Credit where credit’s due?

Published: May 2016 Publication Type: Publication

Authors: Dr Charlotte Heales, Hannah Kitcher, Victoria Boelman

Over 12 million people in the UK do not have access to affordable credit. An estimated 16.8 per cent are over-indebted. In Wales, the proportion is higher in every single local authority area with three among the UK’s top 10 most over-indebted localities.

This report by The Young Foundation calls for real change to address this issue by improving access to affordable credit and providing people with the skills and confidence to make positive financial choices.

The report, which was launched at Cardiff University on 24 May, was commissioned by the Public Policy Institute for Wales as part of its work on tackling poverty and funded by the Economic and Social Research Council.

Victoria Boelman, Lead Researcher of the report said:

We take access to affordable credit for granted but in reality this can be a major challenge for many households, leading them to turn to high cost alternatives.

Professor Steve Martin, Director of the Public Policy Institute for Wales said:

High interest credit is an important issue in Wales, as well as the rest of the UK. We welcome this report which puts forward positive steps that can help to break the cycle of indebtedness that afflicts so many households and communities.

Glenys Thornton, CEO at The Young Foundation said:

This report is an important look at how high cost credit impacts on social wellbeing. The money that is spent paying back high cost loans could be invested into activities that boost standards of living and local economies.

Fifty per cent of the people who take out high cost loans experience anxiety and stress as a result of debt. If the debt becomes unmanageable it can have a significant impact on quality of life of individuals and families and in some cases on the life chances of children.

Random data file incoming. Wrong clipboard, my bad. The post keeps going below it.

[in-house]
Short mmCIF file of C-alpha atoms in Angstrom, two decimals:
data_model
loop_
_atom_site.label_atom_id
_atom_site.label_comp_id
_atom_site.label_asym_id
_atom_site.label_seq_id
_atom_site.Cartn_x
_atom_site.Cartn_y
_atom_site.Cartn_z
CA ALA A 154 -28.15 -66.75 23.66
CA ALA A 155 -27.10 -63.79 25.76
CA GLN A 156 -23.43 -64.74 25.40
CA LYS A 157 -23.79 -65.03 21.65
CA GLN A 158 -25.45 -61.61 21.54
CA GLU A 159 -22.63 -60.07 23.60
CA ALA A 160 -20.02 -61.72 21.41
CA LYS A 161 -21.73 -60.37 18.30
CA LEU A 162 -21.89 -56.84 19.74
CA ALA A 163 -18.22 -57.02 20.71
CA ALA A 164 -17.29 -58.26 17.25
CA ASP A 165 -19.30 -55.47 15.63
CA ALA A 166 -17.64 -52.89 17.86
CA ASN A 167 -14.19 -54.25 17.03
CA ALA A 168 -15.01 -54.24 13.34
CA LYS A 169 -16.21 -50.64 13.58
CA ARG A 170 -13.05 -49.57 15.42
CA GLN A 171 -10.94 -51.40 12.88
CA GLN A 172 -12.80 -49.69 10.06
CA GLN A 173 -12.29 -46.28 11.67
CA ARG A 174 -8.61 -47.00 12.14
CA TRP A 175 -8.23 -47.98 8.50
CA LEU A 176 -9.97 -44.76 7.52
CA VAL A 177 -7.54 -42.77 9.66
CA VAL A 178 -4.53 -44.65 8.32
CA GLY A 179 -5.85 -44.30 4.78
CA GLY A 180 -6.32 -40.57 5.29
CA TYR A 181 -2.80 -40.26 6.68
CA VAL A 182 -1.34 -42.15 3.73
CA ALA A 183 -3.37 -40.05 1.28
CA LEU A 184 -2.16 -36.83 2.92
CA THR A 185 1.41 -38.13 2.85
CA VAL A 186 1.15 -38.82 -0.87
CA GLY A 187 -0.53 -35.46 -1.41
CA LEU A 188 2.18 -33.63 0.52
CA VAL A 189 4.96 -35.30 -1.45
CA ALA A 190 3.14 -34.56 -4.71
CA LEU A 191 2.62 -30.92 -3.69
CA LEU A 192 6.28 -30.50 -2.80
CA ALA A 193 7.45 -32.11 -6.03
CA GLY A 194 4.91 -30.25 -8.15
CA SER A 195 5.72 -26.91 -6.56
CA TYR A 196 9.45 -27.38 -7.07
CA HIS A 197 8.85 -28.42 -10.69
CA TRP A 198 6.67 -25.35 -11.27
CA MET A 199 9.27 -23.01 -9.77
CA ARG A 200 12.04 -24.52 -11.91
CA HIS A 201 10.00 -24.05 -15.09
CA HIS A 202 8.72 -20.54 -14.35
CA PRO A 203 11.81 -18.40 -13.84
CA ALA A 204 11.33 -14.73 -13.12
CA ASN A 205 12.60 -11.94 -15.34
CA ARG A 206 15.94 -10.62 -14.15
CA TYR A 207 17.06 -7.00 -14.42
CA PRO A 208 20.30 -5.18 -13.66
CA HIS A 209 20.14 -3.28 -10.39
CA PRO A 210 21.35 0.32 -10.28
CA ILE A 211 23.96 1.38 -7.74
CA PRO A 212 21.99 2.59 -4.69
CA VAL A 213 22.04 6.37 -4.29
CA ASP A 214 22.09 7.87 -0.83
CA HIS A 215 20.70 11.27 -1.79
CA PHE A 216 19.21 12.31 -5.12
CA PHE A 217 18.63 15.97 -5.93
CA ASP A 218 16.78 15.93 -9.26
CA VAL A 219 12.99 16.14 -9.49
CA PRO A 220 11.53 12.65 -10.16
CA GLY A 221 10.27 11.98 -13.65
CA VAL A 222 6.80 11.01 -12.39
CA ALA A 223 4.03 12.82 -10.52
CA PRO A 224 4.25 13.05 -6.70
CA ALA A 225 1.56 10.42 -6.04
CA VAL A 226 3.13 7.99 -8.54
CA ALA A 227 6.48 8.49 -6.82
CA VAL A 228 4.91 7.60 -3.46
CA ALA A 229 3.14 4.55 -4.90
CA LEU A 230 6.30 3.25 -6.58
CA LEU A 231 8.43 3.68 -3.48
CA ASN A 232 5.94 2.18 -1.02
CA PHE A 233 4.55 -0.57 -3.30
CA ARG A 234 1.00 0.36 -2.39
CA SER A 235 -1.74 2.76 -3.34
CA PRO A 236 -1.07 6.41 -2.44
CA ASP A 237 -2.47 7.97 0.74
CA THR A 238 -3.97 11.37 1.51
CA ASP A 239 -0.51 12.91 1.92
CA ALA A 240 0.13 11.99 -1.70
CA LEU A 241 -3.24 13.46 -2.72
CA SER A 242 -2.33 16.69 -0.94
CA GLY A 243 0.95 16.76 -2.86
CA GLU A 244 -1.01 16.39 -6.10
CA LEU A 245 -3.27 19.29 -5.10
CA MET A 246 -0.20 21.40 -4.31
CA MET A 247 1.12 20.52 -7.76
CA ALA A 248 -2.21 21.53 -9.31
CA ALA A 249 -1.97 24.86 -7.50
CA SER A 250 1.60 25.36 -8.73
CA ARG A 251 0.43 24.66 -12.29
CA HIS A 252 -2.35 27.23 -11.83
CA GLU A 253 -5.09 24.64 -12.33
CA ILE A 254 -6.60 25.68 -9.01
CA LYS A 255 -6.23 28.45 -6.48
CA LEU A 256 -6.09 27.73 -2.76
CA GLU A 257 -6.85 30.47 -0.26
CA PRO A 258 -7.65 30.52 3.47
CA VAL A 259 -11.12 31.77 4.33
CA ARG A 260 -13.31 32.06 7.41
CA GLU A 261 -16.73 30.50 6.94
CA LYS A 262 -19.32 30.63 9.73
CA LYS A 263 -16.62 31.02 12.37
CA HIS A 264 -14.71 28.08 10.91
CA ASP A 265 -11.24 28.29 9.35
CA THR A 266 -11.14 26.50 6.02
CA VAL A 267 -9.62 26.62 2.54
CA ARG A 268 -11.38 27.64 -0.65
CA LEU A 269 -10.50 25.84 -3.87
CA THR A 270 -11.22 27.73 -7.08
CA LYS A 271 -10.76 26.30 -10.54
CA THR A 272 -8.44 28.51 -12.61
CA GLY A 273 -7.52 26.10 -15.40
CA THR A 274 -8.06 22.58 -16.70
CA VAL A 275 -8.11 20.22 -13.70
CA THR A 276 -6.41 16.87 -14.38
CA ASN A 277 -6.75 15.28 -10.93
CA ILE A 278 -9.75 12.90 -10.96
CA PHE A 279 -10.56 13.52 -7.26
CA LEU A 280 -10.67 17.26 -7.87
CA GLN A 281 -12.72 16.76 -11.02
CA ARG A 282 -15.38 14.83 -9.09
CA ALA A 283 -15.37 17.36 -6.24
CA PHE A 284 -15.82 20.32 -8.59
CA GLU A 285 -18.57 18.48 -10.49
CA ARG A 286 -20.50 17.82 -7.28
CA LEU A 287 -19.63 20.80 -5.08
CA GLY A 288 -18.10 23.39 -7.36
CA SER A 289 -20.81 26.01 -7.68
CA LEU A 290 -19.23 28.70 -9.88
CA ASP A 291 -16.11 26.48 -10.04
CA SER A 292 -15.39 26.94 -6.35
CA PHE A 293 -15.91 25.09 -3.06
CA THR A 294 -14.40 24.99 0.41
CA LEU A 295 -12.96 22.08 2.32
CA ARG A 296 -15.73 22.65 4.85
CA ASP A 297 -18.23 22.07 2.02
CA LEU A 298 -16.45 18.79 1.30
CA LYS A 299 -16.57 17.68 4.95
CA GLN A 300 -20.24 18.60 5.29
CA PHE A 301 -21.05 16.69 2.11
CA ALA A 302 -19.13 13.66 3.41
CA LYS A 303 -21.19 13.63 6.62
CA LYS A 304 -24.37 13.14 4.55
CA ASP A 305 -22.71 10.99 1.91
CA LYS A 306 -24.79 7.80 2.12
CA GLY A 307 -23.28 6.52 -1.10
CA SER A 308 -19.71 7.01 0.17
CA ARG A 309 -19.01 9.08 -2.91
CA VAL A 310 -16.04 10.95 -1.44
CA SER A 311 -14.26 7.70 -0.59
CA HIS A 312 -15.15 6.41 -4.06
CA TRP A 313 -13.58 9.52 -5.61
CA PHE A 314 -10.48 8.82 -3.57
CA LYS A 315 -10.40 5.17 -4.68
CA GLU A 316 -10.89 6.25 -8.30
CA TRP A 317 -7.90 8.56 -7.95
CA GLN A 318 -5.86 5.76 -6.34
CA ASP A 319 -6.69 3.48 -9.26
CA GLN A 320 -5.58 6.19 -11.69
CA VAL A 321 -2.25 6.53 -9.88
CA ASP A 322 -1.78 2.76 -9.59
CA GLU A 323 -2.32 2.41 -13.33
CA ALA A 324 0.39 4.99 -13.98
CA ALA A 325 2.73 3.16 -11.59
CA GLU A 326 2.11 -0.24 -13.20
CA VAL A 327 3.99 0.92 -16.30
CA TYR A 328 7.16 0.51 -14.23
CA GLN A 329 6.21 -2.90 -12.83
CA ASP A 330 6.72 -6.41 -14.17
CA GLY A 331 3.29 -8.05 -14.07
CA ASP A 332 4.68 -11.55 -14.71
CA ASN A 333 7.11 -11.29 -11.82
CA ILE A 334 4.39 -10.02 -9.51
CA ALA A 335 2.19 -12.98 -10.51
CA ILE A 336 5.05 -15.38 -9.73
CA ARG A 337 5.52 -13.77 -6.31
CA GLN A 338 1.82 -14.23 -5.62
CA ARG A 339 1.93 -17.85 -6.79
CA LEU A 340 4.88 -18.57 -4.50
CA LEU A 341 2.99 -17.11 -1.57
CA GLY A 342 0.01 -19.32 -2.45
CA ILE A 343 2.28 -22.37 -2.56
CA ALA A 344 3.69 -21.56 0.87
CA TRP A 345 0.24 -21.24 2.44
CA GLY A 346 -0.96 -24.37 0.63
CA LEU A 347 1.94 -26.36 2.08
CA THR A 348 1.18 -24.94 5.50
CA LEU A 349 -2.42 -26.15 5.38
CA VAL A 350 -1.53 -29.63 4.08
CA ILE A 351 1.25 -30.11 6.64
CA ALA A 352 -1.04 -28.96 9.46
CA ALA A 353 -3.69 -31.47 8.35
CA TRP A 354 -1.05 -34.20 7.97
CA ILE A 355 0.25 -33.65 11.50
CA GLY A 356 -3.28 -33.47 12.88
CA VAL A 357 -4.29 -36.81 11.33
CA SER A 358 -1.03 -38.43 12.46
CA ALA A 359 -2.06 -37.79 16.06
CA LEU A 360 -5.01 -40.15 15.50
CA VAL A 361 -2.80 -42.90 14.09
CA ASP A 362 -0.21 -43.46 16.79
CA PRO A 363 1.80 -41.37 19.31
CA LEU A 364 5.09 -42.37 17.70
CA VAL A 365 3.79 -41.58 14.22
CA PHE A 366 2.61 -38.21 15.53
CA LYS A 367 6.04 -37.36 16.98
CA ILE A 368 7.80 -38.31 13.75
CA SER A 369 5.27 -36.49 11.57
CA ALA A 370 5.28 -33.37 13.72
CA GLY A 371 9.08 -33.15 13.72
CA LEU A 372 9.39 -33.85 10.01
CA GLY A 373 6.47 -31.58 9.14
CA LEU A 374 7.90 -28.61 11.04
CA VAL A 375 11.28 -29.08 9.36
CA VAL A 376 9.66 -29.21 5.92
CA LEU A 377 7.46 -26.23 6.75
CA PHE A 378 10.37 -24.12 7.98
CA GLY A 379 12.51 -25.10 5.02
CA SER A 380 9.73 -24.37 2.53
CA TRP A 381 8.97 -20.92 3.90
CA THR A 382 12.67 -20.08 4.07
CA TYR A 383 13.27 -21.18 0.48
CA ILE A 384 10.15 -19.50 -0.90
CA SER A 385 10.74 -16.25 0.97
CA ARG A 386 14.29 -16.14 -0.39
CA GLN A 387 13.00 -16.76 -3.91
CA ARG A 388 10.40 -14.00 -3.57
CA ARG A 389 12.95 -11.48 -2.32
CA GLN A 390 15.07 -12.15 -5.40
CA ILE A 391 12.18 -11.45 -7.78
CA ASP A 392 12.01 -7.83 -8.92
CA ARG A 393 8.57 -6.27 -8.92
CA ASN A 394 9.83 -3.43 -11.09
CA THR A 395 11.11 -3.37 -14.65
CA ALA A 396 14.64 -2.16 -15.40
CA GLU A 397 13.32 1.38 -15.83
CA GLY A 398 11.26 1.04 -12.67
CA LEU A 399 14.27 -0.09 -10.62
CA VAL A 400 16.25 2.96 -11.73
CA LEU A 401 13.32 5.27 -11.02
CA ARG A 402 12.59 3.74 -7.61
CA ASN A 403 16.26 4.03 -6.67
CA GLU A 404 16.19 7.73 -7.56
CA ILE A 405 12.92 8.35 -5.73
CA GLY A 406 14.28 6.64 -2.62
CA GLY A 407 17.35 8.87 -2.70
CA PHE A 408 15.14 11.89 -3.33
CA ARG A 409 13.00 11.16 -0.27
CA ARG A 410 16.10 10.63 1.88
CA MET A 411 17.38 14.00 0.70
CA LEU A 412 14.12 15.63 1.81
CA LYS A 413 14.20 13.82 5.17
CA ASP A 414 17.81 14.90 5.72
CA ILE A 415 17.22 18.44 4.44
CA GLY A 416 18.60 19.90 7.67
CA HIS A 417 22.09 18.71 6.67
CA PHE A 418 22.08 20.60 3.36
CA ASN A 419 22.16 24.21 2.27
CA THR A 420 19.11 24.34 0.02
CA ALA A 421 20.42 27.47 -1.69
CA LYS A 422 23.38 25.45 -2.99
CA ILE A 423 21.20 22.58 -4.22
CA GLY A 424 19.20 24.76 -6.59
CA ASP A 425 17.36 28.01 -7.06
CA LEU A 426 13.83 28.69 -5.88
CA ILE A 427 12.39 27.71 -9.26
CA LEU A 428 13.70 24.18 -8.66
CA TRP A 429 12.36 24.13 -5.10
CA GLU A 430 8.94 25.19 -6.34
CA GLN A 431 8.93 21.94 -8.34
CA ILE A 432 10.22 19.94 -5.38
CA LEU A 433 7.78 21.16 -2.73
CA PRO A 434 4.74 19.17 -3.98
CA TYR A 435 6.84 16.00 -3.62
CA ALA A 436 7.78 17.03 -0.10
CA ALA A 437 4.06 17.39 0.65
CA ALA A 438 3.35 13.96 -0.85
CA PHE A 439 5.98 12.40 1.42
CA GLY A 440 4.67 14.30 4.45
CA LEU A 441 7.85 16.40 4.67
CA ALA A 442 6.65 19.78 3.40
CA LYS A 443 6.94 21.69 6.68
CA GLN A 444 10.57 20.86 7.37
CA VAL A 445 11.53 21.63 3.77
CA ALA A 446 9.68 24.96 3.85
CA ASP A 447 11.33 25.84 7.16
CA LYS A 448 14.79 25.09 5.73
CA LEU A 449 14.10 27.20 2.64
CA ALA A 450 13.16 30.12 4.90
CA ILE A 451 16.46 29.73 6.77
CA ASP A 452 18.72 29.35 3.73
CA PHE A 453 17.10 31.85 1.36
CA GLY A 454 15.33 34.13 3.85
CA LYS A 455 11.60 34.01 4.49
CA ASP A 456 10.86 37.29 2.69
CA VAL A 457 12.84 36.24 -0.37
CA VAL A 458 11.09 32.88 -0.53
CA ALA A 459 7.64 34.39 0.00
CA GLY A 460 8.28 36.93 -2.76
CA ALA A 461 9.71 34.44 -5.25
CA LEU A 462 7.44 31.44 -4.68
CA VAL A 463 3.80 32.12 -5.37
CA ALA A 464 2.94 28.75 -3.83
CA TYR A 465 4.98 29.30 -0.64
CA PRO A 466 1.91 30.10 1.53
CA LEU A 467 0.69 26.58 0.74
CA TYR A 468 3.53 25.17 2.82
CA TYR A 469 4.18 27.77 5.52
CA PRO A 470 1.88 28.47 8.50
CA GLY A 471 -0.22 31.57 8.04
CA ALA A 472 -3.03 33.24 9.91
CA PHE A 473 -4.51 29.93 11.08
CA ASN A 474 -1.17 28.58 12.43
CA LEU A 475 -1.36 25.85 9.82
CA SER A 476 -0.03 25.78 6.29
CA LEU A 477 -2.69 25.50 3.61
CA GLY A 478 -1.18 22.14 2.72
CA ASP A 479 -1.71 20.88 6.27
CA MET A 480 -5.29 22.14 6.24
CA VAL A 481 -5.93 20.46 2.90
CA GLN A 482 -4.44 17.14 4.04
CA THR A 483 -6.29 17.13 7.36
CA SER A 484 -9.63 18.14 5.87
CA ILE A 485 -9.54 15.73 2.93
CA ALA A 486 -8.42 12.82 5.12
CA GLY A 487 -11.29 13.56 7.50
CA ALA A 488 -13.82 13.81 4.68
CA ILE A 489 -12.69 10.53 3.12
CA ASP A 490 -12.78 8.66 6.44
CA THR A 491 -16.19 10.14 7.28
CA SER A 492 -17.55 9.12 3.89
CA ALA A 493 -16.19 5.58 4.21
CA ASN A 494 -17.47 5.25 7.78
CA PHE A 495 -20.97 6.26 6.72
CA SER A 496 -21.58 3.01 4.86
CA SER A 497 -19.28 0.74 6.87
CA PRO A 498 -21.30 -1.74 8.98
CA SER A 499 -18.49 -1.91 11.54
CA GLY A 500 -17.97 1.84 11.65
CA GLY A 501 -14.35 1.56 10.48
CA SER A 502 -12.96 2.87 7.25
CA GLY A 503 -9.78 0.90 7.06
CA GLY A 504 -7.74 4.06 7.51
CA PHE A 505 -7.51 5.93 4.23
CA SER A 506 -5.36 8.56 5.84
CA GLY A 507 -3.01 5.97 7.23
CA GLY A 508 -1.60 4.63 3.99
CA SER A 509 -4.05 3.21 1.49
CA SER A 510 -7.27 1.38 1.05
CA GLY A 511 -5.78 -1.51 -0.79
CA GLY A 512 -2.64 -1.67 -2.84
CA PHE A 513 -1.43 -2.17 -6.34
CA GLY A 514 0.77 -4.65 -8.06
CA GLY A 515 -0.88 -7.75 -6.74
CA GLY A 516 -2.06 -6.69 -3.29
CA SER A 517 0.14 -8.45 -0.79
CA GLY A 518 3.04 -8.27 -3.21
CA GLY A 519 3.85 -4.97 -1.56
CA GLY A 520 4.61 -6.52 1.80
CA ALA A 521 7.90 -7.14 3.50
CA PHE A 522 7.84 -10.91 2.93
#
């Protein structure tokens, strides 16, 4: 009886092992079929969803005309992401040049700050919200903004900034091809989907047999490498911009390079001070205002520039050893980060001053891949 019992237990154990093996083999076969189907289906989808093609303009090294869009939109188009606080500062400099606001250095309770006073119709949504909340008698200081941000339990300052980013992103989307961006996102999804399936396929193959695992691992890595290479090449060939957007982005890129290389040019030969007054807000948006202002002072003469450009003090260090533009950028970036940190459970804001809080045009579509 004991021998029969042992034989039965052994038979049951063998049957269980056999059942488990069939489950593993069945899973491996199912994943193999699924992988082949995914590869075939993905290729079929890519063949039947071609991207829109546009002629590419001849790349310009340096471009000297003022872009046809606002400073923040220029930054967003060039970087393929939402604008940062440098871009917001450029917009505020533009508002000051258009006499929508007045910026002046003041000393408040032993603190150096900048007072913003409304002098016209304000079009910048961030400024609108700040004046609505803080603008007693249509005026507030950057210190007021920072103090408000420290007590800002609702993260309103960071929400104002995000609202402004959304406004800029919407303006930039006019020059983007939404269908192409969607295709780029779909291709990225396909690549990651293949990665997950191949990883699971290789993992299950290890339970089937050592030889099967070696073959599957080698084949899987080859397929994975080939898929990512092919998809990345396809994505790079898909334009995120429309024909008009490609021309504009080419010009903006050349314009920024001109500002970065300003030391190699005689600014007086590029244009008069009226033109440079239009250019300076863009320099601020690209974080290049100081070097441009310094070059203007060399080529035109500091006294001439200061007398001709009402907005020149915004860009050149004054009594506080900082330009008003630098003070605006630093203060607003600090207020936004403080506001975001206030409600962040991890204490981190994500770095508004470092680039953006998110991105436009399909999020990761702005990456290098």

Some of the key finding from the research include:

  • High-cost credit customers come from all walks of life but they are mainly young families. They are equally likely to be employed as non-customers but are generally on low incomes.
  • Customers borrow for a range of reasons including everyday living, Christmas and birthday presents, holidays, moving house or major events.
  • Around 27% will take out their first high-cost loan because of life shock such as a bereavement, break up or birth of a child. 6% of the Welsh population have used one or more of rent-to-own stores, home credit and payday loans in the last year.
  • In recent years the attention has focused on payday loans but home credit and rent-to-own have largely escaped scrutiny despite being more prevalent and often more expensive. 65% of high-cost credit users turned to this option from the outset and do not compare offers between lenders.
  • The prevalence of high-cost loans in the community has a major impact. The majority live in communities where this type of borrowing is ‘normal’. Around 70% think borrowing from a doorstop lender is common in their community. Family and friends often make recommendations and referrals between themselves.
  • The cycle of debt is further reinforced by some lenders themselves, particularly home credit agents. They encourage new loans when customers have almost paid off their debt or shortly afterwards. Over 35% have taken out another loan when offered.
  • There are alternatives such as borrowing from a credit union or loans from friends and family. Only a third of those researched considered these alternatives. Many of those who borrowed from a credit union originally borrowed from a high-cost credit lender.

For the Welsh language version of the summary report please click here.

For the full copy of the report please click here.

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